“Bachelor” Contestant Lexi Young Was Hospitalized While Filming Due to Endometriosis: 'I Powered Through' (Exclusive)

The 30-year-old opened up to PEOPLE about how having endometriosis impacted her time on Joey Graziadei’s season of ‘The Bachelor’

<p>Disney/Richard Middlesworth</p> Lexi Young

Disney/Richard Middlesworth

Lexi Young

Bachelor contestant Lexi Young’s health unfortunately put her out of contention for Joey Graziadei's heart during season 28 of the reality dating show. But she says she’s found love in other ways from the experience.

The 30-year-old recently opened up to PEOPLE about living with endometriosis — a condition in which uterine tissue grows outside of the uterus, causing cramping and chronic pain — and how it impacted her run on the show.

Young, a digital strategist from Atlanta, Georgia, says that although it wasn’t shown on TV, she landed in the emergency room while filming in Los Angeles due to the painful condition.

“I actually ended up going to the UCLA hospital while I was on the show,” Young tells PEOPLE. “I had an ovarian cyst burst because I froze my eggs two weeks before going on the show. And so my ovaries were so enlarged from all the hormones that they hadn't come back down yet.”

Praising the producers of the show for taking good care of her, Young admits it was still “hard” having to deal with her endometriosis in that environment while also  traveling often and internationally for the show.

“I wanted to keep it private, but I think it just goes to show it wasn't the perfect ride. I was dealing with this the entire time,” she says. “I'm just very headstrong and I powered through it.”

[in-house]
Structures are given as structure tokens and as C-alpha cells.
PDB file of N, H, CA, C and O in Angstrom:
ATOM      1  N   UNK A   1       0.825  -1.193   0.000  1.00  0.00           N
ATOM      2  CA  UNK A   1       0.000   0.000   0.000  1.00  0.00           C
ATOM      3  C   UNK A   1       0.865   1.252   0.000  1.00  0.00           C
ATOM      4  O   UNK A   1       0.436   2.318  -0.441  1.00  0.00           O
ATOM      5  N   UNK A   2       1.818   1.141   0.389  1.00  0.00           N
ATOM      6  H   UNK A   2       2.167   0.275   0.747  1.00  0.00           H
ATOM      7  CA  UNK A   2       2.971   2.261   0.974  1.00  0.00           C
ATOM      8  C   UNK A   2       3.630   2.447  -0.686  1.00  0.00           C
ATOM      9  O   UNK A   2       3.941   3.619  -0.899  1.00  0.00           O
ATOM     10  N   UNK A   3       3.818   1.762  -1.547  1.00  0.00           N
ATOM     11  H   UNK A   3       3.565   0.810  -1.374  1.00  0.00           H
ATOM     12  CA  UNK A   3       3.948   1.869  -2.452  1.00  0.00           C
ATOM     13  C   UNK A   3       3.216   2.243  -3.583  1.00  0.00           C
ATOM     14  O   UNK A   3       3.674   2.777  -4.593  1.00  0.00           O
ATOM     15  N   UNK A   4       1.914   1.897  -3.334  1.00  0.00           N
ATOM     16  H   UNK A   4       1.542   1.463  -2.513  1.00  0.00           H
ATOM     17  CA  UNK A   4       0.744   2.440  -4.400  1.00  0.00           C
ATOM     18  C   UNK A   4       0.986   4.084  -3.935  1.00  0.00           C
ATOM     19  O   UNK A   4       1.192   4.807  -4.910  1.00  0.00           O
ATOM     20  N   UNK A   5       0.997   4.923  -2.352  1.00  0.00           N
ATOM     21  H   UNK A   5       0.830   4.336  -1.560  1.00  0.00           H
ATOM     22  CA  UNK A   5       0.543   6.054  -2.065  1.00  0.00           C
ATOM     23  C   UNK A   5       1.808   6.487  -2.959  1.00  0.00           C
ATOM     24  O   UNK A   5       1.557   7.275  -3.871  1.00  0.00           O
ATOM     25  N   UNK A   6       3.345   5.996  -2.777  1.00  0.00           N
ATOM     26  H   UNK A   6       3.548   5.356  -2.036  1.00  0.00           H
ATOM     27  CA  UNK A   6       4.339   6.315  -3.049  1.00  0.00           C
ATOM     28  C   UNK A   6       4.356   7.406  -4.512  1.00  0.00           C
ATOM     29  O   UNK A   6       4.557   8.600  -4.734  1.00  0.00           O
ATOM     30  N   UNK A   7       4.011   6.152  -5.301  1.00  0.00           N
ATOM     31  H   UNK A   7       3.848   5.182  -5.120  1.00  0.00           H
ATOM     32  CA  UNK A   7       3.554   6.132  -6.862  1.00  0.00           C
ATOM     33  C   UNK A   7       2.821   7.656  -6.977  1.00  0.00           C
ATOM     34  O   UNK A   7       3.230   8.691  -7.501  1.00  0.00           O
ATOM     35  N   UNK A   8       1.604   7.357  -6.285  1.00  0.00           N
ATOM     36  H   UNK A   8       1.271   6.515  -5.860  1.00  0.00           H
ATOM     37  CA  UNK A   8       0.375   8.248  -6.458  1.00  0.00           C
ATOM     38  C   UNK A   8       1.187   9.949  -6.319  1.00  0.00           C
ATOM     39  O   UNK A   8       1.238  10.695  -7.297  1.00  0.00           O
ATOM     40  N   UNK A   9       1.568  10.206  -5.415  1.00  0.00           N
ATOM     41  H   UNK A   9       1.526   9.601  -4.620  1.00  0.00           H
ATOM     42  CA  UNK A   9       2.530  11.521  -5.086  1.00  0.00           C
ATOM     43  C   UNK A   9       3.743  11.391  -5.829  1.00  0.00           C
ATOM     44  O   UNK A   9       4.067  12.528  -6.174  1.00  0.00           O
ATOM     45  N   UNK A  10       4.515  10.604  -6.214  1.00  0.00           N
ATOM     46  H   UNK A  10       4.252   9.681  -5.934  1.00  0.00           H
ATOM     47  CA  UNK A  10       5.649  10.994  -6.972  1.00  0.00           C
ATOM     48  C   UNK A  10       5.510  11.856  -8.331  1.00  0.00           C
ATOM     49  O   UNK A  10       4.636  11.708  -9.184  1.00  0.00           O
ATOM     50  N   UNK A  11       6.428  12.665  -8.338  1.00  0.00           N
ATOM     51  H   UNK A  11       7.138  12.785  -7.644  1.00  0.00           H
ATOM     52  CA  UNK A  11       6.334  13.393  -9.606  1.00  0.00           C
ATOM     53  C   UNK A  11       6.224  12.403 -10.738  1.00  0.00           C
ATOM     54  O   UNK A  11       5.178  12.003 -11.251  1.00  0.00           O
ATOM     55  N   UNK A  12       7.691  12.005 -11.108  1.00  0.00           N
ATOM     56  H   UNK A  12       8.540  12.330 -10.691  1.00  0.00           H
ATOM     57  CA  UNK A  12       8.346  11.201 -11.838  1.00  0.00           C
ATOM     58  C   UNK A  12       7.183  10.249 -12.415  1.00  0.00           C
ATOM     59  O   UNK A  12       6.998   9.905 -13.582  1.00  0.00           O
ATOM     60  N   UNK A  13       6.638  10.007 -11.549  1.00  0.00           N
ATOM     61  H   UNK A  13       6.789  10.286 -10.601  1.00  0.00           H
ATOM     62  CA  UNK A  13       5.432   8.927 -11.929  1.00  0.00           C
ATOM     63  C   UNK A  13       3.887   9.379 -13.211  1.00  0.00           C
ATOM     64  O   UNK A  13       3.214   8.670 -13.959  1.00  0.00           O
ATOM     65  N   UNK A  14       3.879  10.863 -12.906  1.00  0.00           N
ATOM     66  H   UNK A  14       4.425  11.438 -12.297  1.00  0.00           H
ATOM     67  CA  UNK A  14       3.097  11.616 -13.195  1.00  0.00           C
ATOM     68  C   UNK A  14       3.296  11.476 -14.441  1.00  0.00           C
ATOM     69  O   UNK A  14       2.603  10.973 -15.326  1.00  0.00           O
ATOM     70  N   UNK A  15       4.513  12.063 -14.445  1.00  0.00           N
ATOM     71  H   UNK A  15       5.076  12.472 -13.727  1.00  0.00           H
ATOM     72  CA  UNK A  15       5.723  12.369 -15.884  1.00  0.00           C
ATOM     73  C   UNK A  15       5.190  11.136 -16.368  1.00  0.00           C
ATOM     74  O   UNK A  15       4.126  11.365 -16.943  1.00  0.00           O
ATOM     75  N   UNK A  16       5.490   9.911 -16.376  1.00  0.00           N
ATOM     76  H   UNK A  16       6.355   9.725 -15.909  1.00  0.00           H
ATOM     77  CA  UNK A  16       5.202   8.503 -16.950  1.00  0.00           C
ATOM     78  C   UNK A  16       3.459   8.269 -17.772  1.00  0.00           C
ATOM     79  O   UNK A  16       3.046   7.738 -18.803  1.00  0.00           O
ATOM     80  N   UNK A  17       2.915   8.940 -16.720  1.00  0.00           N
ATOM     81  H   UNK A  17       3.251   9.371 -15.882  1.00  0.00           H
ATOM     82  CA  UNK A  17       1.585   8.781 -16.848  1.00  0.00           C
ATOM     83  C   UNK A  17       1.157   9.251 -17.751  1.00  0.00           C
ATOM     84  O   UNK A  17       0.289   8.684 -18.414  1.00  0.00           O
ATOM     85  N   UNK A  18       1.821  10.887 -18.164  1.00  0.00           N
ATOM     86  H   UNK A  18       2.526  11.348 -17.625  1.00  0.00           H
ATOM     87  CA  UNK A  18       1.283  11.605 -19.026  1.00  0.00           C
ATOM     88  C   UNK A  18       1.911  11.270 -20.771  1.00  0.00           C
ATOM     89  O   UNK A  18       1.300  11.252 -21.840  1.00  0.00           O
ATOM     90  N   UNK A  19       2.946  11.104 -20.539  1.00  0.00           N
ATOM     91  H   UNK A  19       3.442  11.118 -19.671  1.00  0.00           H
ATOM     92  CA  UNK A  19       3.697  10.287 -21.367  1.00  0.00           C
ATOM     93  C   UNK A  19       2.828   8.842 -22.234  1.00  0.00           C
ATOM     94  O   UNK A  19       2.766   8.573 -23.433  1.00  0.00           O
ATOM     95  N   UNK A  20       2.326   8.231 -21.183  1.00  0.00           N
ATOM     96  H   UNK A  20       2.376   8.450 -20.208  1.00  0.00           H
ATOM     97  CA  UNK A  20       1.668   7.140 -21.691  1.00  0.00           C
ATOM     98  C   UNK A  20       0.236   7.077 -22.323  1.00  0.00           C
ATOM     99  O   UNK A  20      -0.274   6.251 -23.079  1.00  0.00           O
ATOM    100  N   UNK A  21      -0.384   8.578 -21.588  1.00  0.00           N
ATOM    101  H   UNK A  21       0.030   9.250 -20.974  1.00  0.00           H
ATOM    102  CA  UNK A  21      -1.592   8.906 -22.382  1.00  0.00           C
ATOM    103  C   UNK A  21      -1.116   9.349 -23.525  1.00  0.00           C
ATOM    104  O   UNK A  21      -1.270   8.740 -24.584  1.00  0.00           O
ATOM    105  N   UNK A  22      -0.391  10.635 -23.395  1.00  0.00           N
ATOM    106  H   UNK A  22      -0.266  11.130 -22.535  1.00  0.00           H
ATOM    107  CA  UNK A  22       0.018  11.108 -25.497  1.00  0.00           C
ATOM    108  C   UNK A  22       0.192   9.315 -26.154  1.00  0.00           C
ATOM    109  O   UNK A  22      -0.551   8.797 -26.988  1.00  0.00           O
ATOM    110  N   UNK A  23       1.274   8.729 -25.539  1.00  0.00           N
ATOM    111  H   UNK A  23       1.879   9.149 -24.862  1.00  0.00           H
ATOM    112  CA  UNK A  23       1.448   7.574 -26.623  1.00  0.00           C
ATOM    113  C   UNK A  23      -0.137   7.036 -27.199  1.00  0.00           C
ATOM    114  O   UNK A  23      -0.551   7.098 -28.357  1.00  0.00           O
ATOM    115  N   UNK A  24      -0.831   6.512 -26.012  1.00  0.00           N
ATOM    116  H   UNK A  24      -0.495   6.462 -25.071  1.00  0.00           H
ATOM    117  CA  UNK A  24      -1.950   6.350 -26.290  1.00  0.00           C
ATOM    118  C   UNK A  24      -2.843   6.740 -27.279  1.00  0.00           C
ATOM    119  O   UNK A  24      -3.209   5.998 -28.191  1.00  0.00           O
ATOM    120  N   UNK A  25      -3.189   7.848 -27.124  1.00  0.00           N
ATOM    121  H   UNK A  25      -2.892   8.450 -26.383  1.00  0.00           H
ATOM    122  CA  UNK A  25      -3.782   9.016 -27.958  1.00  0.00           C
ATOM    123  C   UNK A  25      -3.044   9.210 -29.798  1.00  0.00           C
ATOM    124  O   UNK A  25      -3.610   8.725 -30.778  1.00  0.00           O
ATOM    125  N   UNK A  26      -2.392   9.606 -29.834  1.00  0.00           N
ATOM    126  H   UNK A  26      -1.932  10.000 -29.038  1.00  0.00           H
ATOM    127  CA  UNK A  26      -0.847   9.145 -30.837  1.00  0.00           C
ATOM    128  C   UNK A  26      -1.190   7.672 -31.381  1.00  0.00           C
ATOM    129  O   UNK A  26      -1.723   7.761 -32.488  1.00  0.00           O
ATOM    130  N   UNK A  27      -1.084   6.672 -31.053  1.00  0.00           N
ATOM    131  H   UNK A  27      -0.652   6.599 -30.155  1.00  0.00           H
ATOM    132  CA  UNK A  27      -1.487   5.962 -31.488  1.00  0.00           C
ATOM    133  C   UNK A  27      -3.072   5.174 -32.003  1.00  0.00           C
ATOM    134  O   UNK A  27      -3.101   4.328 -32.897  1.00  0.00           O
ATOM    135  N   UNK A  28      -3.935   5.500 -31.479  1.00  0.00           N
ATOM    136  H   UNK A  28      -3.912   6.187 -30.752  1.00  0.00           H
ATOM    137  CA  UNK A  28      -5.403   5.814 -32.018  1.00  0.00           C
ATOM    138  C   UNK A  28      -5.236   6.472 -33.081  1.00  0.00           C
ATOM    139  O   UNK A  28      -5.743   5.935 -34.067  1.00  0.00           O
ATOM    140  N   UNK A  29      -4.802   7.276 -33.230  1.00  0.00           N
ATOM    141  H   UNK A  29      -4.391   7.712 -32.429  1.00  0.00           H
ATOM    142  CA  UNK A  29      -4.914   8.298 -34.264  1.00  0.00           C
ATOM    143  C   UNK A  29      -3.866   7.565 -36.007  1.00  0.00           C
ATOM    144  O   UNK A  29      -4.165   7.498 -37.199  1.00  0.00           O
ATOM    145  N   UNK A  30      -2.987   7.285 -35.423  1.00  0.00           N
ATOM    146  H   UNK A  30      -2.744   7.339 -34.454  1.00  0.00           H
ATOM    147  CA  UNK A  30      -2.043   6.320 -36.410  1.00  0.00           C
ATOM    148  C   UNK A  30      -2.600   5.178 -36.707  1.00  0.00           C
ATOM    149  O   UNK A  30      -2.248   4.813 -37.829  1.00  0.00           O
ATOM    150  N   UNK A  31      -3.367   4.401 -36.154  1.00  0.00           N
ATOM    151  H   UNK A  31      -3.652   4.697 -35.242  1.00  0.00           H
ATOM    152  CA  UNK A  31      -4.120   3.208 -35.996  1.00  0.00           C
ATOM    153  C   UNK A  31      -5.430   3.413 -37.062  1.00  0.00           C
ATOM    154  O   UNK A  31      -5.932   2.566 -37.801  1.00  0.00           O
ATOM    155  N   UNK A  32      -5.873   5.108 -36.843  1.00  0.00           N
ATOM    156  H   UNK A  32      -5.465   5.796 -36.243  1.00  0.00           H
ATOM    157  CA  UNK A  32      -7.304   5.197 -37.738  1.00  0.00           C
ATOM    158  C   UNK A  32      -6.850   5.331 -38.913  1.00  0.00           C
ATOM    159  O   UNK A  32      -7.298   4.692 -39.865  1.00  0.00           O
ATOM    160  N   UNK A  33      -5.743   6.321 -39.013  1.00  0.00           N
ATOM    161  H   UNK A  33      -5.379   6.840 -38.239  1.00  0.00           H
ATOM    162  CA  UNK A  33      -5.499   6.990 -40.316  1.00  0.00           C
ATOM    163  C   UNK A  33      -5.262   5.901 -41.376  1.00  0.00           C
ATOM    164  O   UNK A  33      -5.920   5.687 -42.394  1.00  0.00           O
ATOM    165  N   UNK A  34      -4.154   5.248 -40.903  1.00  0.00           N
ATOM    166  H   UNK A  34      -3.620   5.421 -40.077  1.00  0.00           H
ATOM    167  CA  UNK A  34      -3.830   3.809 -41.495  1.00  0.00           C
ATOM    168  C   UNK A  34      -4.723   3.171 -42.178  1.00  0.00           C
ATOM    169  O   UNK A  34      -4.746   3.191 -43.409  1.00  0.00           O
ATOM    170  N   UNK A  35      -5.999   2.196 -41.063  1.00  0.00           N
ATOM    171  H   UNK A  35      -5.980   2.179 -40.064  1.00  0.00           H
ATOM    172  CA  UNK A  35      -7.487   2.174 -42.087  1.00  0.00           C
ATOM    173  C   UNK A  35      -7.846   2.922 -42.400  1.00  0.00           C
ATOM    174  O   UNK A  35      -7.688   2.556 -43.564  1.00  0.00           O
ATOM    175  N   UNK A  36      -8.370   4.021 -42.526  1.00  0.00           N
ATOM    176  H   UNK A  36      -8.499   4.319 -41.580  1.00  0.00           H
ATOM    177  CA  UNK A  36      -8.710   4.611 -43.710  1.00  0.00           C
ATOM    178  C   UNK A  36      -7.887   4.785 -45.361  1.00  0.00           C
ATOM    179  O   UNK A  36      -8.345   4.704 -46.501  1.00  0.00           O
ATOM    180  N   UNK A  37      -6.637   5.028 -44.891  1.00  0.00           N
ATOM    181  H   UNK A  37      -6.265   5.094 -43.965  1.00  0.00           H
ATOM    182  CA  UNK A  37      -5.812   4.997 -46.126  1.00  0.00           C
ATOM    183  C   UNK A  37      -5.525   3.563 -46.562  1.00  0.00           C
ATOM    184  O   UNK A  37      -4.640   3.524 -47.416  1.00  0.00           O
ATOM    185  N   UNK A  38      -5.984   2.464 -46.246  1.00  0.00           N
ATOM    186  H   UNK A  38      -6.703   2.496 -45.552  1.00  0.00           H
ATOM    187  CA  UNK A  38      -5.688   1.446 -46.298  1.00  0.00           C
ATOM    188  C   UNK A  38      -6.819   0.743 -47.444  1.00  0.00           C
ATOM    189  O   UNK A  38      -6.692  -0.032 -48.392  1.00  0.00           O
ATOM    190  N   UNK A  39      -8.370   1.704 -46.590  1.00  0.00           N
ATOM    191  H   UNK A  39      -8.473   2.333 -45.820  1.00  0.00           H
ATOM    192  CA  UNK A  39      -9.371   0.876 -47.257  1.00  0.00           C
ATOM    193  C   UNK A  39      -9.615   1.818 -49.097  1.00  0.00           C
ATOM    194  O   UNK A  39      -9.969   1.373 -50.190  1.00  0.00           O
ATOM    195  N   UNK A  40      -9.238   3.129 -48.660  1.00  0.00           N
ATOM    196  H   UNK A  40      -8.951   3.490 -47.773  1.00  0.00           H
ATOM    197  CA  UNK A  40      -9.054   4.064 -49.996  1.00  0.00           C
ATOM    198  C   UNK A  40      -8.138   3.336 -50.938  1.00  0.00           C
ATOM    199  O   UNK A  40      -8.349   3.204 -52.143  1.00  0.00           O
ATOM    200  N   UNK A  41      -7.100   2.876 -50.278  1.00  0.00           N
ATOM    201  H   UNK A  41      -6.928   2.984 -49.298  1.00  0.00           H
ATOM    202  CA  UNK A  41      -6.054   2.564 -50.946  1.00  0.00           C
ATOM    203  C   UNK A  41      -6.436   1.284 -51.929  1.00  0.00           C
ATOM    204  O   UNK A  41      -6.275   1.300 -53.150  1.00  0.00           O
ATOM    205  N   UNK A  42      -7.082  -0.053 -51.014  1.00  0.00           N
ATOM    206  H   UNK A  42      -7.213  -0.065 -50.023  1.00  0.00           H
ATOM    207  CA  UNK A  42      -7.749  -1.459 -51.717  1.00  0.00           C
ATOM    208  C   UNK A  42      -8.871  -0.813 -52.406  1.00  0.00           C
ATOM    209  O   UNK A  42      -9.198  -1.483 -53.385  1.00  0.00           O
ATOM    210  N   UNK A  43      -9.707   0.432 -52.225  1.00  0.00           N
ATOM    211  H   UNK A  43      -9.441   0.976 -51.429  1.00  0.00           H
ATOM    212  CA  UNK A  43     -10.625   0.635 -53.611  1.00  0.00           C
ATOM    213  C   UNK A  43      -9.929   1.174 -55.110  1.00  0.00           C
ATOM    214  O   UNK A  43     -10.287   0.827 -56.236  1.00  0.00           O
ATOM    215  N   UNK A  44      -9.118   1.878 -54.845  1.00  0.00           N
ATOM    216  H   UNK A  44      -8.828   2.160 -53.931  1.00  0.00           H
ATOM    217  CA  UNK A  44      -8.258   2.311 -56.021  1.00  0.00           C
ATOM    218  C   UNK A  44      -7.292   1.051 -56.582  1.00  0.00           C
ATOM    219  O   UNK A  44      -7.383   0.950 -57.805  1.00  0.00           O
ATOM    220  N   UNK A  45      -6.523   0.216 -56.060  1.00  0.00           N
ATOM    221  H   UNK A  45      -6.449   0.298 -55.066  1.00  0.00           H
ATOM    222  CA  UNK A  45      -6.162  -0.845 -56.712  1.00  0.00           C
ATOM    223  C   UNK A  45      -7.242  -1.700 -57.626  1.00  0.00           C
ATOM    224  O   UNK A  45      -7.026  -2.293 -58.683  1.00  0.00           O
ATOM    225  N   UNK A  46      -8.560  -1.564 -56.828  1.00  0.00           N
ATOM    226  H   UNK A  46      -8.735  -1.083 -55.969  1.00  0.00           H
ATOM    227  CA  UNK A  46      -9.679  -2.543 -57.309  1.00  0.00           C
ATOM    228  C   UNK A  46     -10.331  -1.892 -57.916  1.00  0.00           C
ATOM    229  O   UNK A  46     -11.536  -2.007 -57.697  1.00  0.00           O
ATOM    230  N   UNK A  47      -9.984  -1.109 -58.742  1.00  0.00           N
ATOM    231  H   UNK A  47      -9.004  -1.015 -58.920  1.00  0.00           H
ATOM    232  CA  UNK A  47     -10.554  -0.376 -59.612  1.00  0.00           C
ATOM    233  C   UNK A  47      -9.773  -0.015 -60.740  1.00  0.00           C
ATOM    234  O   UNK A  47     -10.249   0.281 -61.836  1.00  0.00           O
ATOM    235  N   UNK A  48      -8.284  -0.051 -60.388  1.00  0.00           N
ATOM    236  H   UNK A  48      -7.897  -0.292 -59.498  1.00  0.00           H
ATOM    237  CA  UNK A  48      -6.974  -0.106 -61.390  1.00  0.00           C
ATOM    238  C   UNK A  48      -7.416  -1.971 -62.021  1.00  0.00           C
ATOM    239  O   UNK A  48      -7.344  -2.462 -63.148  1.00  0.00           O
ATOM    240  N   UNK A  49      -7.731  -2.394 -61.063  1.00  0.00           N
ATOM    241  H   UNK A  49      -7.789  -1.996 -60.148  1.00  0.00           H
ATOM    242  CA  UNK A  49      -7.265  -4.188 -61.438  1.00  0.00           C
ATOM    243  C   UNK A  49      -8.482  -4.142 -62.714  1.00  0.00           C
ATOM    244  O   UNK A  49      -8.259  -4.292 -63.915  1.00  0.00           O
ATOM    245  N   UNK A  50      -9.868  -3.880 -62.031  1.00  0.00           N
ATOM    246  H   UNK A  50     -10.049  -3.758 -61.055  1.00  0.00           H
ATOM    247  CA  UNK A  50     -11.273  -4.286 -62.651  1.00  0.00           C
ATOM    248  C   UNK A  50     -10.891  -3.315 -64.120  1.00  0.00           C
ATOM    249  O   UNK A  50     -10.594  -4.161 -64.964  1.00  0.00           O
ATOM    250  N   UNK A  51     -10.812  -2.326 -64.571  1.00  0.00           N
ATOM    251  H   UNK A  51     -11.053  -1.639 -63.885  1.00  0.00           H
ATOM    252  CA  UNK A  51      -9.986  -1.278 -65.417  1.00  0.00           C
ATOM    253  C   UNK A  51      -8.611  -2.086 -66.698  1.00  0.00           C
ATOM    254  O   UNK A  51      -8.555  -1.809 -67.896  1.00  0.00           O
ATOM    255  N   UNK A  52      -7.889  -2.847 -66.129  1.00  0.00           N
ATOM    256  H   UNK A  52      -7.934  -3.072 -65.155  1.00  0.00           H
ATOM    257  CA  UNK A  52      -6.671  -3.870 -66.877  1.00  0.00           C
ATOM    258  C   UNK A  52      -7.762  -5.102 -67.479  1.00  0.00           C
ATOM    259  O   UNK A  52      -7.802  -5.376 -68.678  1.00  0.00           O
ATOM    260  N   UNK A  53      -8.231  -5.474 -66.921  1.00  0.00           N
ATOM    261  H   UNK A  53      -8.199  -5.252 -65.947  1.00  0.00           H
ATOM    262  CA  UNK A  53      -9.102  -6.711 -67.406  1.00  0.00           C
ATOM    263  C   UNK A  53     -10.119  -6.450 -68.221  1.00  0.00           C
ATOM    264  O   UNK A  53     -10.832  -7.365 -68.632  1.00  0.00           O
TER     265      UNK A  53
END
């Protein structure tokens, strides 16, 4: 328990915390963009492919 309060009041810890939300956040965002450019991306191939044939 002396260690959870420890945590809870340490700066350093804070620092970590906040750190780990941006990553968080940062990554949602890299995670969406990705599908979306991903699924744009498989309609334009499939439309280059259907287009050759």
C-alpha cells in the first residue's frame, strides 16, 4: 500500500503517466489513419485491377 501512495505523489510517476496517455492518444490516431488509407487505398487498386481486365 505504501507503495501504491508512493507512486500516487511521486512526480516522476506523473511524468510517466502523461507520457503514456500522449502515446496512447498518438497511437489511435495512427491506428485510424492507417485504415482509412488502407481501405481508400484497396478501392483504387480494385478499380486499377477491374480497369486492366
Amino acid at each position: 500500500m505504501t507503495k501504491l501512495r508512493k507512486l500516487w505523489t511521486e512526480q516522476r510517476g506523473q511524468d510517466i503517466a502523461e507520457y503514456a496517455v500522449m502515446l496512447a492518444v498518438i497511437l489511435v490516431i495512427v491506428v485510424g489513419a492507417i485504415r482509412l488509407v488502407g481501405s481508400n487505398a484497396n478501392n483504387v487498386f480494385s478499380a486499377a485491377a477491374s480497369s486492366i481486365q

<p>Disney/John Fleenor</p> Lexi Young and Joey Graziadei on The Bachelor

Disney/John Fleenor

Lexi Young and Joey Graziadei on The Bachelor

Related: The Bachelor Contestant Lexi Young Opens Up About Endometriosis Diagnosis: 'My Pain Was Validated'

But Young’s endometriosis actually resulted in her elimination from the dating show.

During week four, the reality star first shared her endometriosis with Graziadei during their one-on-on date in Malta. However, she later made the decision to leave the show during week 6 after learning that Graziadei wanted a two to three year-long engagement and a few years of marriage before starting a family.

Young told him that because endometriosis put her at an increased risk for infertility, she doesn’t have the "privilege" of waiting to have children but didn't want to stop him from sticking to his timeline.

“I do feel as though I made the right choice… for both Joey and myself. We're on different timelines and that's okay. So I stand down in my decision,” she explains. “I think I could have stayed, and it wouldn't have been fair to Joey. We would've been walking into a marriage with different expectations on what that looks like.”

For Young, coming to terms with her endometriosis journey has been a work in progress, especially learning to accept how the condition can cause infertility. She says her journey actually began in eighth grade when she started experiencing painful periods. “I would be in the bathtub crying, folded over in pain,” she recalls, noting that doctors simply put her on birth control at a young age to “mask” her symptoms.